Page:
LinkedIn Profile Photos: A reflection on yourself and your employer

LinkedIn Profile Photos: A reflection on yourself and your employer

Social media has dominated the landscape over the past couple of years and as our online lives become more documented, we should remember to apply our life filters to our online lives. Now, I won’t get into what you should or should not do on Facebook, Tumblr, Pinterest, or any of the arguably more “social” sites. But, LinkedIn is a professional networking site, and I’d like to suggest you think of some simple rules of thumb when selecting an avatar photo.

  • As in many instances in life, there is a time and place for everything. Some photos are best left off of Linked In profiles.
  • If you have to think, should I use that photo, then the answer is “NO”.

LinkedIn has more than “50 million+ members in its professional network” which encourages users to “manage (their) professional identity.”  There is a lot of information that should be considered in LinkedIn’s statement.  The most important is that “YOU” manage your profile and that it is a “PROFESSIONAL” network.

When considering a photo for LinkedIn, ask yourself the following:

  • Is the photo recent?
  • Are you the focus of the photo?
  • Is it really a photo?  logo, cartoon, avatar, etc.
  • Is the photo distracting?  background, posed, not really you

 

 

 

 

For many, your LinkedIn photo is your first impression.  Ask yourself, “If I was meeting this person for the first time as a professional, how would I appear?”  For many, LinkedIn is the first step in the interview process – whether you know it or not.

We have all seen photos that cause you to think “really?”, and I suppose it is an occupational hazard in our field.  But, if we get through misspelled job titles and summary statements, we are still left scratching our heads and strange or inappropriate “professional” profile photos.

Let’s look at some examples. Note that I have aimed for t middle of the road examples. There are better and worse for each category. For illustration purposes, I purposely chose only photos from the recruiting industry. Arguably, each of these photos was purposefully selected by individuals who know the importance of first impressions.

First, the “good”.

 

Well-balanced  and Composed,
Professional and Natural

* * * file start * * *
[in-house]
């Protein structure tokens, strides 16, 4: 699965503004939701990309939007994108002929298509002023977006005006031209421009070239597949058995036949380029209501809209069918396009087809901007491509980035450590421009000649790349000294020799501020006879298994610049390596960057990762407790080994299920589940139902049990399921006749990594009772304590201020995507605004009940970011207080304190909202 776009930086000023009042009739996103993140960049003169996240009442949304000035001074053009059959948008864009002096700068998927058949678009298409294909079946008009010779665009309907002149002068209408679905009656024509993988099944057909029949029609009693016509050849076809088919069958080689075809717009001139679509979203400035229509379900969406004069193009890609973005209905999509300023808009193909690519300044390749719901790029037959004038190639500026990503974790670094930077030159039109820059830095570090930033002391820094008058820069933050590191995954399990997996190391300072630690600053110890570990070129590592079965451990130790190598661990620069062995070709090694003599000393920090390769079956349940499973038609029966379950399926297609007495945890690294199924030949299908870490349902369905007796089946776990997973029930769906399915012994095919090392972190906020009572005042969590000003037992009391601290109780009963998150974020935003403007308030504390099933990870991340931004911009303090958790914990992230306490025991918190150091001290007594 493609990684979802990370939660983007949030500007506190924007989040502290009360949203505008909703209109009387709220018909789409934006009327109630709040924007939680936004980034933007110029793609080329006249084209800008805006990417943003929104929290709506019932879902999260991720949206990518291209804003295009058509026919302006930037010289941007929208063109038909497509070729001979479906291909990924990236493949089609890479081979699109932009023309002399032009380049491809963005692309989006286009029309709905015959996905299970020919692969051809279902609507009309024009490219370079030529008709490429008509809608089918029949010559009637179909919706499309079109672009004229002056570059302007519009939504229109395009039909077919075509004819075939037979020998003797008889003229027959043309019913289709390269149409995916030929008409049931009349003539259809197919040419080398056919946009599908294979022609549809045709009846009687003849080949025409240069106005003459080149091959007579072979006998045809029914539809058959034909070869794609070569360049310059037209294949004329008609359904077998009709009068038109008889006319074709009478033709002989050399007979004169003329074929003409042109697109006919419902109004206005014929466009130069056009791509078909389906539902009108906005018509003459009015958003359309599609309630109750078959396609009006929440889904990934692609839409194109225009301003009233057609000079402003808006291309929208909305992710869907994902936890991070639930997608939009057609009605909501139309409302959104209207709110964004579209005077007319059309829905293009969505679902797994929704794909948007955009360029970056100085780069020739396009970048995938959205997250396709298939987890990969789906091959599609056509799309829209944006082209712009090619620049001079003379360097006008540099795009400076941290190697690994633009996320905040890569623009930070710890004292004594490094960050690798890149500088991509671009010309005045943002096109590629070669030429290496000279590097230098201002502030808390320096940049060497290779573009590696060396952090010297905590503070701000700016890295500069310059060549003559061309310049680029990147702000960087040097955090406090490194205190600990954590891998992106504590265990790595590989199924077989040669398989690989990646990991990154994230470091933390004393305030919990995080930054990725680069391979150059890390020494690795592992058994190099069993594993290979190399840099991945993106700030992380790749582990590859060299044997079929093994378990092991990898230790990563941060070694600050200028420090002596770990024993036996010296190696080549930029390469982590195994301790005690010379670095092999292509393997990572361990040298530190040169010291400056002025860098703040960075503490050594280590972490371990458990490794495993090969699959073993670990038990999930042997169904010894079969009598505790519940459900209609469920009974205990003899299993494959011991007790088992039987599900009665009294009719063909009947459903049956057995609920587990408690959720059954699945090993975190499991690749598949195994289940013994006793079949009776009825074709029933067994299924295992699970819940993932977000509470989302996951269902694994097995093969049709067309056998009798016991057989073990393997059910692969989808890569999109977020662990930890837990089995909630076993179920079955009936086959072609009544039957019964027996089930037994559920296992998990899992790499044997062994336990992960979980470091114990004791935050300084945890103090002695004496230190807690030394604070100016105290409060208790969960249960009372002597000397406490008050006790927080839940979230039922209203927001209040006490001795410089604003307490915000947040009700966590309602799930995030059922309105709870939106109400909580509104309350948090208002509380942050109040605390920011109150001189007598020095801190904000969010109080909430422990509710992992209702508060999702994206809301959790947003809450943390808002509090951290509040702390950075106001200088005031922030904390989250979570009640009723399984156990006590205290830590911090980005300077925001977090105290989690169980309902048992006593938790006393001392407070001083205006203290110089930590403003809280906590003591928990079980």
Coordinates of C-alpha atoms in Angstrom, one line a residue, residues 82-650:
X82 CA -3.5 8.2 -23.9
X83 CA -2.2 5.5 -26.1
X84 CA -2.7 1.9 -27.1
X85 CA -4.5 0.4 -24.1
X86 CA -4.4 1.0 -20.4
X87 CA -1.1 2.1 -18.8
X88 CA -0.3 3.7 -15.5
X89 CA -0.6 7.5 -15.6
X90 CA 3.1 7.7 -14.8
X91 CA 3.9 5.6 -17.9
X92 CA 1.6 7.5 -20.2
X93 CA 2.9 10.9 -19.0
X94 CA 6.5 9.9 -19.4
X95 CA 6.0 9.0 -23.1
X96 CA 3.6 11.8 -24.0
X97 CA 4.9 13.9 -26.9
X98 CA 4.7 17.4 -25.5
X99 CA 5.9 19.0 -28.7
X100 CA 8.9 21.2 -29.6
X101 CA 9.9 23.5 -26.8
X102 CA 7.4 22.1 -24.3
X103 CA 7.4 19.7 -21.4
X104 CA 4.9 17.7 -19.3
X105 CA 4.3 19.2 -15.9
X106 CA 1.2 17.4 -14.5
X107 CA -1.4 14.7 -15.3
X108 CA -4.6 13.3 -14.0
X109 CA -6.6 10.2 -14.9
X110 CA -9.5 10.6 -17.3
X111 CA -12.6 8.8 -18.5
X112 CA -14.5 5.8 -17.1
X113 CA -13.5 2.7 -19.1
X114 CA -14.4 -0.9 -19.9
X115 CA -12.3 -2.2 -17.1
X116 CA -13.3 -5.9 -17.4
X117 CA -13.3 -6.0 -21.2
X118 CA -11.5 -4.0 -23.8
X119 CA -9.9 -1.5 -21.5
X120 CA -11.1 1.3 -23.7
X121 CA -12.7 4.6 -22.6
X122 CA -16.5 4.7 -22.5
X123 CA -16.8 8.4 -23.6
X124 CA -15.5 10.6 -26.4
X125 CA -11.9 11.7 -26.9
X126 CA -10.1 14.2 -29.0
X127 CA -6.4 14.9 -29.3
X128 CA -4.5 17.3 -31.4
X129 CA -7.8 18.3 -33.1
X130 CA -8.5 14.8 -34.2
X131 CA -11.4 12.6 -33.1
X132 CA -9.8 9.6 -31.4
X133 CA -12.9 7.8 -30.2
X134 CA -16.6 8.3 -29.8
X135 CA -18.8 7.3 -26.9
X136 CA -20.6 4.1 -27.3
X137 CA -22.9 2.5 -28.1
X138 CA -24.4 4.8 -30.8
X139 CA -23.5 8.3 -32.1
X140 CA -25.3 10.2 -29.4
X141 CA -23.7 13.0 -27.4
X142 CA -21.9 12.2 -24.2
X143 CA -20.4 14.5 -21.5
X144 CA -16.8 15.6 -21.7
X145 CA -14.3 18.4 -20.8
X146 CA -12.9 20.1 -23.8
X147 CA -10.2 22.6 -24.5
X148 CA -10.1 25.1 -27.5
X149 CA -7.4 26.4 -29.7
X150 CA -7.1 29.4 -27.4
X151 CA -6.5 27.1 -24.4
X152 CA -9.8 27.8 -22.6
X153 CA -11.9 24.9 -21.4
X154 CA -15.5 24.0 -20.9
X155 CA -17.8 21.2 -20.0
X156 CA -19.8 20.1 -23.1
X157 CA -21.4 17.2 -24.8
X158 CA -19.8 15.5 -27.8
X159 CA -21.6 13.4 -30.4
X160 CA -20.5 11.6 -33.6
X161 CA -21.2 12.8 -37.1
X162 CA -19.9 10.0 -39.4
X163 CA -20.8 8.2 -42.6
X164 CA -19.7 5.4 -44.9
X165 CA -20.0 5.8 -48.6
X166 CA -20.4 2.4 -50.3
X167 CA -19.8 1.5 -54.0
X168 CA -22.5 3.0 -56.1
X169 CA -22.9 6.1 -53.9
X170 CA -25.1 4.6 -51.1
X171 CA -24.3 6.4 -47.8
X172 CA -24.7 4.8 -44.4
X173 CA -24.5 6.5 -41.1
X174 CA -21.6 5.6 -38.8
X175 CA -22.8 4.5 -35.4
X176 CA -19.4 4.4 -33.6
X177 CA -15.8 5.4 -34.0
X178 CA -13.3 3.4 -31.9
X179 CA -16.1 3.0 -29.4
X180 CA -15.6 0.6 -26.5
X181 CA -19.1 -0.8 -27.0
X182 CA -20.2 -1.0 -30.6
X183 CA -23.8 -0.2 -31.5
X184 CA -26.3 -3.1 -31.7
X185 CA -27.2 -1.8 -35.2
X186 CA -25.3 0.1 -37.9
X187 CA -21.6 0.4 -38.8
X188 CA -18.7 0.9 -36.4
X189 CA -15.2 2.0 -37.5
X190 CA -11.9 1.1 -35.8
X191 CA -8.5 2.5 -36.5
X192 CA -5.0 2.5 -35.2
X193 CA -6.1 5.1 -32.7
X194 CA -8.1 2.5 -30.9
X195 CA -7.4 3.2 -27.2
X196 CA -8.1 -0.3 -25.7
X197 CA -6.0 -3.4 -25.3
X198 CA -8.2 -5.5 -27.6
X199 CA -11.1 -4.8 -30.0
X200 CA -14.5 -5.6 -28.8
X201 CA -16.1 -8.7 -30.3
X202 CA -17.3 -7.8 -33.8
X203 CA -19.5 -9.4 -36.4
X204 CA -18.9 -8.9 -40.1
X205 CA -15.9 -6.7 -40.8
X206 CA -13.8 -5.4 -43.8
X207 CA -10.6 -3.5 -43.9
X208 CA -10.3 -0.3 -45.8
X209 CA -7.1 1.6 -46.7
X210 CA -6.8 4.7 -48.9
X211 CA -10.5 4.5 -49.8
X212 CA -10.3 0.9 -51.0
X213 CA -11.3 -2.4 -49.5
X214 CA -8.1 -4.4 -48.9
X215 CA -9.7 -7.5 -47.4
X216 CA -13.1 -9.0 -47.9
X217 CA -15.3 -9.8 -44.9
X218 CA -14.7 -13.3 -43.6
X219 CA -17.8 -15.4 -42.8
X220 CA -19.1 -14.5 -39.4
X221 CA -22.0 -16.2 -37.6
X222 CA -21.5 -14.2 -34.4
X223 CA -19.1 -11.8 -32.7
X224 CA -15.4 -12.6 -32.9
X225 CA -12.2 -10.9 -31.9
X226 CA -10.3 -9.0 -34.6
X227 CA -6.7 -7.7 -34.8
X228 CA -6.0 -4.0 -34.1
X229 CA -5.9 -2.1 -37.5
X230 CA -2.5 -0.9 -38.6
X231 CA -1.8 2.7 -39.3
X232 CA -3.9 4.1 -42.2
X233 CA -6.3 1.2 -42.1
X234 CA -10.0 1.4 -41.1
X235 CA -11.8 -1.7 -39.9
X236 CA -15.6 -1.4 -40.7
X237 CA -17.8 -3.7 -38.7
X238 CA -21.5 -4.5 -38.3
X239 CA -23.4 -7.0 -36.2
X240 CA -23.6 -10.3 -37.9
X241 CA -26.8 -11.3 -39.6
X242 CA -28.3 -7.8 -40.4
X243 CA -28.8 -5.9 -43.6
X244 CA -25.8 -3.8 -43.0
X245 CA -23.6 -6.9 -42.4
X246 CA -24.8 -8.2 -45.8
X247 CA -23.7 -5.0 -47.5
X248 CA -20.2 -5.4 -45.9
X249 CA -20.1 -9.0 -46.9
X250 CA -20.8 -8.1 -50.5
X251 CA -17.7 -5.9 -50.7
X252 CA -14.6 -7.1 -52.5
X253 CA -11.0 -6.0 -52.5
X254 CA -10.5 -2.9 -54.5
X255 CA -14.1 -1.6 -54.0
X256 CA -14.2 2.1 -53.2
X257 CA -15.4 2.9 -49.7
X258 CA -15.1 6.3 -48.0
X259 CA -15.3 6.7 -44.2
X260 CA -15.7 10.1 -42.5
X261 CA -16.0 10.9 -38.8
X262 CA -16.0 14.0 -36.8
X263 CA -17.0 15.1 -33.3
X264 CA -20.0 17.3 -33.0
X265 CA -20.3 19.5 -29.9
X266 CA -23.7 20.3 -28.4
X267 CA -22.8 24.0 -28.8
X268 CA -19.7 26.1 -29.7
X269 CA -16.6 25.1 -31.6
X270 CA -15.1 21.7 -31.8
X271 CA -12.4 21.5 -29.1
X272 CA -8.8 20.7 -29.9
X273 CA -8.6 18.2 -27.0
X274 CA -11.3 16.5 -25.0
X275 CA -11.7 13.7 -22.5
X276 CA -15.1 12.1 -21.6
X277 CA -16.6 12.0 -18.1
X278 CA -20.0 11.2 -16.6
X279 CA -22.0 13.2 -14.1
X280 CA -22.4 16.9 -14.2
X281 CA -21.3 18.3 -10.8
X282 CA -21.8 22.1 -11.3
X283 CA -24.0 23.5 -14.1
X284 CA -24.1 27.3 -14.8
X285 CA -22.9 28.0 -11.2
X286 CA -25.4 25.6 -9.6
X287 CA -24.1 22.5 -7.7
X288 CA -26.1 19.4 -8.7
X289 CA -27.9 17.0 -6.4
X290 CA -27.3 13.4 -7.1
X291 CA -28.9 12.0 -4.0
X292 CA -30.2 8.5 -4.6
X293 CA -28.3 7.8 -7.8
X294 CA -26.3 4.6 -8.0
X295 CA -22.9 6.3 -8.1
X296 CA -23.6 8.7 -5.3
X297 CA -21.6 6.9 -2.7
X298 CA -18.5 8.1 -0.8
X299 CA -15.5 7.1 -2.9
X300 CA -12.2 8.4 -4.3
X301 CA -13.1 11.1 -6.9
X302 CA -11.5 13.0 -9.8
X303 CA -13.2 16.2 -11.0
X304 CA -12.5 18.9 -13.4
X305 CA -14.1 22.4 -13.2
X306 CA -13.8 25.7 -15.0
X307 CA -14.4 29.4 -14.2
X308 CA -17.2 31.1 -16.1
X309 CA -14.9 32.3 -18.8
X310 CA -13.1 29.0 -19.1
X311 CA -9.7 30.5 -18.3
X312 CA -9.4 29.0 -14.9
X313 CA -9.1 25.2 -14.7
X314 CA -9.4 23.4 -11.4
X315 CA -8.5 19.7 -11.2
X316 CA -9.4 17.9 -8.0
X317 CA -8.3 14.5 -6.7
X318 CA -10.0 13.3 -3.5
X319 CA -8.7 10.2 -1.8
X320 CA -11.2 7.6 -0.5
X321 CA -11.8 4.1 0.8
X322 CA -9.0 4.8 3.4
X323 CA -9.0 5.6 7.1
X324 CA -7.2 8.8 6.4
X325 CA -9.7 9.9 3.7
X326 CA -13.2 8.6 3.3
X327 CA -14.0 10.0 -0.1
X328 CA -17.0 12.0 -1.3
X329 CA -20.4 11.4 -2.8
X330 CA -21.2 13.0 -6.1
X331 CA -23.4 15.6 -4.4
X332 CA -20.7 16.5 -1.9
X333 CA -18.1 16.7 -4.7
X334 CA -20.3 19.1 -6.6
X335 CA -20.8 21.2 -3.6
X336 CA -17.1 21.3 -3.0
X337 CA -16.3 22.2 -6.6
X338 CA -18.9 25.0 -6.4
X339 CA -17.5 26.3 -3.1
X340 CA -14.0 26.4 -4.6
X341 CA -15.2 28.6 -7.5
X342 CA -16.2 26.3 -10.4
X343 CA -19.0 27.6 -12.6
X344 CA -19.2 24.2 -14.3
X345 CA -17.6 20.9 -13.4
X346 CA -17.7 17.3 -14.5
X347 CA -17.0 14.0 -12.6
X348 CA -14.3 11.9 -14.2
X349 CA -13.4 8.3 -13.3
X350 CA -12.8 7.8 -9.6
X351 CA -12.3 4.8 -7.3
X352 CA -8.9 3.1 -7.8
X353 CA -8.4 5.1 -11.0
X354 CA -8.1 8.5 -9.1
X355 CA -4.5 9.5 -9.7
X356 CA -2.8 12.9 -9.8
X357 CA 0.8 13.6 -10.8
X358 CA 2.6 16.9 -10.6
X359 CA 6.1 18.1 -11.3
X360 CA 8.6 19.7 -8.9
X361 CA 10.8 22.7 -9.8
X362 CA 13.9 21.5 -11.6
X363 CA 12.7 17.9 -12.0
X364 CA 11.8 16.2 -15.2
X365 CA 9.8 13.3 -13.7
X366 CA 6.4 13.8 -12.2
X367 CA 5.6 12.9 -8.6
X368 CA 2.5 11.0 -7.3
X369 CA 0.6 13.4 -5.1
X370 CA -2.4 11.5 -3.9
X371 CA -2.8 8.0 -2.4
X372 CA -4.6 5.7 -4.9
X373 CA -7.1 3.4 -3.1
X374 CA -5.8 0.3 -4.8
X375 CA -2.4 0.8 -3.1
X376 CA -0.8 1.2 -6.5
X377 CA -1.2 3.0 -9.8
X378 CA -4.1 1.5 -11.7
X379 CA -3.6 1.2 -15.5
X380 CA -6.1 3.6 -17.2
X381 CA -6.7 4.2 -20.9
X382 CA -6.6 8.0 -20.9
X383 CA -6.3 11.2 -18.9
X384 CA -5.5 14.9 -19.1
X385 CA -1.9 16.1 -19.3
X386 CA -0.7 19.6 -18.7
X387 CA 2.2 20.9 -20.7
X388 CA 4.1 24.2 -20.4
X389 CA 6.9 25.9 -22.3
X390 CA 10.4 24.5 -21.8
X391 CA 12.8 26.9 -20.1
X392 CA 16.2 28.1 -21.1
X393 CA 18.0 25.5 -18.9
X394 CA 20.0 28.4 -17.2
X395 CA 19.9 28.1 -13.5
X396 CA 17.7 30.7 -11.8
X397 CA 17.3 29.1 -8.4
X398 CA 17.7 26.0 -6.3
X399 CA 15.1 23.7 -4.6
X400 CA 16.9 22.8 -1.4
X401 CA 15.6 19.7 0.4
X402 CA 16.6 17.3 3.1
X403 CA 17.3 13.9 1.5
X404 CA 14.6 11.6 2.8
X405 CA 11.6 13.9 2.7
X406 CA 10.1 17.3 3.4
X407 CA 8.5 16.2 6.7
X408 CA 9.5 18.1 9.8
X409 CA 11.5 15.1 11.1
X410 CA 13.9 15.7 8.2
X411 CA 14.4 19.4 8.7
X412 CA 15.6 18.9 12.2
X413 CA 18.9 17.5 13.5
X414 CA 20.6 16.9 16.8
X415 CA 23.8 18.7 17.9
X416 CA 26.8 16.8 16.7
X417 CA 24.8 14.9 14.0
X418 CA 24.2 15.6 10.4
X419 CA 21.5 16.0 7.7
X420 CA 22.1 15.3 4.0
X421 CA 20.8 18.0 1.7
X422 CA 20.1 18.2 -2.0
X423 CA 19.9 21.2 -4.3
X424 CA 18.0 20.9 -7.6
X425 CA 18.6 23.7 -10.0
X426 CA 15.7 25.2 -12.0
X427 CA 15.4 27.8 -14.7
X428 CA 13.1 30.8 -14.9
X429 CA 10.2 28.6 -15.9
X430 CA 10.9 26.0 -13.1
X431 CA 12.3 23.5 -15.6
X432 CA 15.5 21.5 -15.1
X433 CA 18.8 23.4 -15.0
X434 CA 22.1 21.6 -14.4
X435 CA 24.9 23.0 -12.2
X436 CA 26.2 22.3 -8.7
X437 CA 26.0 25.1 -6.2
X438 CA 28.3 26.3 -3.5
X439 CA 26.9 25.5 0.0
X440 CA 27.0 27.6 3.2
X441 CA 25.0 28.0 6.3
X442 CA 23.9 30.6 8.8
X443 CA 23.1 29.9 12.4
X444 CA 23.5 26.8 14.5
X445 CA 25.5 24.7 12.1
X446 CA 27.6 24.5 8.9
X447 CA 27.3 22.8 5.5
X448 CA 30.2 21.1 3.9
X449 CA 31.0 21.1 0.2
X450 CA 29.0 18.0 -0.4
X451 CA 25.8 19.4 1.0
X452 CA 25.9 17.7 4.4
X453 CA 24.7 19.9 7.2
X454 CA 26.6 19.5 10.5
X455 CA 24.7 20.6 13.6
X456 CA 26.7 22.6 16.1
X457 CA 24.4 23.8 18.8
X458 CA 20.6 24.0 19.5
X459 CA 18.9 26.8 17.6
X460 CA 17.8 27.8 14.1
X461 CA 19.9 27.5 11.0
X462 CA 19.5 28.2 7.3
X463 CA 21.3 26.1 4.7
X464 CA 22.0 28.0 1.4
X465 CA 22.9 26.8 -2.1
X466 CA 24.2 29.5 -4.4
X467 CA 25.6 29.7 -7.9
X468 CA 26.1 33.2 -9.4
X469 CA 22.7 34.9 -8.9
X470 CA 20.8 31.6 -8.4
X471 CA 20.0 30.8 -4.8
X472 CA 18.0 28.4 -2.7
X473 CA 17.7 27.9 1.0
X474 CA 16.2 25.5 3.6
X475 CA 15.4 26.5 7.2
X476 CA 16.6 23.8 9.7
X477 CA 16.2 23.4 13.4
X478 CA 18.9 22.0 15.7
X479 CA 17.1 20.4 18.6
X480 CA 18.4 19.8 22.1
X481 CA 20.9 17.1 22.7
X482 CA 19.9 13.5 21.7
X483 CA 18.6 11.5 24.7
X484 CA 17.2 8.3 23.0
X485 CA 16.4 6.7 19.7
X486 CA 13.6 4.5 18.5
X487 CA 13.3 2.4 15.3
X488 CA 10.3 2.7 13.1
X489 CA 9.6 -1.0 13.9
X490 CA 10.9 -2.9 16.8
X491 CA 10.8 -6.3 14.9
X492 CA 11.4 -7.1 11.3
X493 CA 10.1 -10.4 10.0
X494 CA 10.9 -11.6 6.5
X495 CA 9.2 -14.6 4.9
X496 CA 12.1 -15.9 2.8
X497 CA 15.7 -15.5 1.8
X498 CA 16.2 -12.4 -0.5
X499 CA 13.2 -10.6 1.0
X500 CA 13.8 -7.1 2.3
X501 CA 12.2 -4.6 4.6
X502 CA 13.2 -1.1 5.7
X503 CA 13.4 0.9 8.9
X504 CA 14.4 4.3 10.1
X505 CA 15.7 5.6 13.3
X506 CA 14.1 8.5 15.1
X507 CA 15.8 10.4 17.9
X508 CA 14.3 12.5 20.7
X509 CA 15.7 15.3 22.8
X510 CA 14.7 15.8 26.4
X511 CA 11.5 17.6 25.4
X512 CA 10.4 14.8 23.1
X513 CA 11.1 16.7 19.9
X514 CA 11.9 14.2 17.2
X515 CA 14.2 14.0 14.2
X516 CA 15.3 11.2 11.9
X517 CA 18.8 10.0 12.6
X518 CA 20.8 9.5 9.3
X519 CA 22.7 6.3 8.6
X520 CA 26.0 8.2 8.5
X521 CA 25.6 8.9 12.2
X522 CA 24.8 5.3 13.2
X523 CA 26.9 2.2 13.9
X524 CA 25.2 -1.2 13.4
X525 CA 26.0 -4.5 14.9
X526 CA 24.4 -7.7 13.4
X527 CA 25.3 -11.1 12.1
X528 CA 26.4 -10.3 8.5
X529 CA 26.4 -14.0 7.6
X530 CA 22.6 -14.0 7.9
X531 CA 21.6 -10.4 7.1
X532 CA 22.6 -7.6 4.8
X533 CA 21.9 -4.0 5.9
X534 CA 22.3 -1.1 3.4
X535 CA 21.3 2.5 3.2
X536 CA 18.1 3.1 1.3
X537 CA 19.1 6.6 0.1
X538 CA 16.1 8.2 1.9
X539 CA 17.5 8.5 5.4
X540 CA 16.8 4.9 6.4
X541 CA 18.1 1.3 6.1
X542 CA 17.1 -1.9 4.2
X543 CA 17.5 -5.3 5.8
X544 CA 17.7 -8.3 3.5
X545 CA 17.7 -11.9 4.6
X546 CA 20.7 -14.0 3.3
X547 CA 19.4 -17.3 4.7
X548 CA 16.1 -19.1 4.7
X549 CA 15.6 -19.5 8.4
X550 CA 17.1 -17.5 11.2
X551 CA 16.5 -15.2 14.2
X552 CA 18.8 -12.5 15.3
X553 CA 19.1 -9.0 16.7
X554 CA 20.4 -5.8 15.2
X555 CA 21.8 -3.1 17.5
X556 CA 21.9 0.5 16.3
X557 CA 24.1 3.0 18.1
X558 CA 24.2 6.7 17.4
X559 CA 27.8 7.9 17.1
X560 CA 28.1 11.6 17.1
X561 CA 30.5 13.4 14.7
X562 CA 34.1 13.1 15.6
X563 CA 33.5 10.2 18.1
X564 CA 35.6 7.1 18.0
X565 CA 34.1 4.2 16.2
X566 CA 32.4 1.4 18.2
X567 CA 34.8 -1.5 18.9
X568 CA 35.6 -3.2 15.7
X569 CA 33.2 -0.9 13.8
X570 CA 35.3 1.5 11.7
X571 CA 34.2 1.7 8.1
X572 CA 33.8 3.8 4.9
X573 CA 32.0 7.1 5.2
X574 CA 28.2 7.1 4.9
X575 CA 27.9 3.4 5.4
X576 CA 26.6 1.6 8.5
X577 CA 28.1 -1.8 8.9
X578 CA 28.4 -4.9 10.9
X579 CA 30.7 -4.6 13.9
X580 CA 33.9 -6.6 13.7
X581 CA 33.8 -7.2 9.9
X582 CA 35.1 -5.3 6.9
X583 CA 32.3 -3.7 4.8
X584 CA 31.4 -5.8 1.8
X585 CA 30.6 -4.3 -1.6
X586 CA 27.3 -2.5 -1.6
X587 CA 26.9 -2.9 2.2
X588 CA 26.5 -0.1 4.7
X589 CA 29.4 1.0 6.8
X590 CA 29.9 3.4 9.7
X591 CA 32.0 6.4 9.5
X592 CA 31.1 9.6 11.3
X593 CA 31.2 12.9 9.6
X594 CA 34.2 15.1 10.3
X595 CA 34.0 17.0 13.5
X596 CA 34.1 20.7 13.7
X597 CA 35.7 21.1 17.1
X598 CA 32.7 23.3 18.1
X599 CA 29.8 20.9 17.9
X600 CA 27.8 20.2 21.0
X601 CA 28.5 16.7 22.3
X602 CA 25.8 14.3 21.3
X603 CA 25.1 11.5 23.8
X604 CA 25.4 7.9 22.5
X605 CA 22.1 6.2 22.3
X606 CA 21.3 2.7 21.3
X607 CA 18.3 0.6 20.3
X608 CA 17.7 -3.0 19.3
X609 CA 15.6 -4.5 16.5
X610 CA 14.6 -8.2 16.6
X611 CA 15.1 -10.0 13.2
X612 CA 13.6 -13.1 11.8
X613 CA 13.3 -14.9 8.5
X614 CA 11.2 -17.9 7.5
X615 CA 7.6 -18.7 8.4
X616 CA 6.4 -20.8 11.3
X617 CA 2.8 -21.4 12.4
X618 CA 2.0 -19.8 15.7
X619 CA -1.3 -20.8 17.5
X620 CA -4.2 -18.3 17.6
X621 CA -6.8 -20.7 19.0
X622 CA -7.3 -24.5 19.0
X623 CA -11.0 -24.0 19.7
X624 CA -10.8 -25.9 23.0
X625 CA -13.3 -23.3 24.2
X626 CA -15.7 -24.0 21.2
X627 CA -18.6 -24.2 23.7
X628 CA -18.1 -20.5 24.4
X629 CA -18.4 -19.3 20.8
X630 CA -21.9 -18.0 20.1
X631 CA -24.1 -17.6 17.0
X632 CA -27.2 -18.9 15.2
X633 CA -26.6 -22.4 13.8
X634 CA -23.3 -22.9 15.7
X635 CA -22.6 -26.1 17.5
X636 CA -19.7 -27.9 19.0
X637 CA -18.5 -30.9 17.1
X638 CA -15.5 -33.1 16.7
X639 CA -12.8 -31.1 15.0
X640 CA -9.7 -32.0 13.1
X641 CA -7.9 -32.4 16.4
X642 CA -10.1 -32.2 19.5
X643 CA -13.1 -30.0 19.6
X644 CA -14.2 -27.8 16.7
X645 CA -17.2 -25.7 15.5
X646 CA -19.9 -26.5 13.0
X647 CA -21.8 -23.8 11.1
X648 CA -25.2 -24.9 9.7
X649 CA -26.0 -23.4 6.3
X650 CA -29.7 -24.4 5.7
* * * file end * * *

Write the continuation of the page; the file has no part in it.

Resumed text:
Well-balanced  and Composed,
Professional and Natural

 

The photos below are playing on the margins of good.  They are not perfect but they could be better.  And what do you know; they are from the “Staffing Industry”

 

   

Forced Smile with a lot of
FLASH and BLING

Not facing the camera

 

And now for the bad:

 

   

Nothing screams first impression like a
purchased stock photo.

This adorable photo is perfect for
Facebook. And, while Linked In does
connect a person to all of his college
friends, the Linked In profile photo is
not the place to show your newborn
ready to jump in to all your old school
fun.  Save this photo for Facebook.

   

The awkward and inappropriate
workout outfit, begs the question: is this
the most professional photo she has?

Is it time to leave for the CLUB, as
shown in this overly-posed Facebook-
ready glamour shot.  I can name a few
dozen technical folks who wouldn’t be
inspired to take a call after seeing that
the technical recruiter screening them
chose this as her avatar.

   

Not only is this not a photo, it is an
Avatar with anger and aggression
issues. Potentially acceptable for a
hardcore gamer, all others should
quash the urge to go with the large
angry frog.

The Logo Avatar is just perplexing for
a person (as opposed to a company)
The viewer’s first thought, is “is this
even a real person?”  While there was
a name and a profile, but the photo
and the title make this suspicious.

Take a look at your own photo, and ask others for their impressions as well. Remember that the person looking at your profile may want to hire from you, buy from you, or join your company. No photo may be better than what you’ve chosen. Why not update now?

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Bill Marshall About the author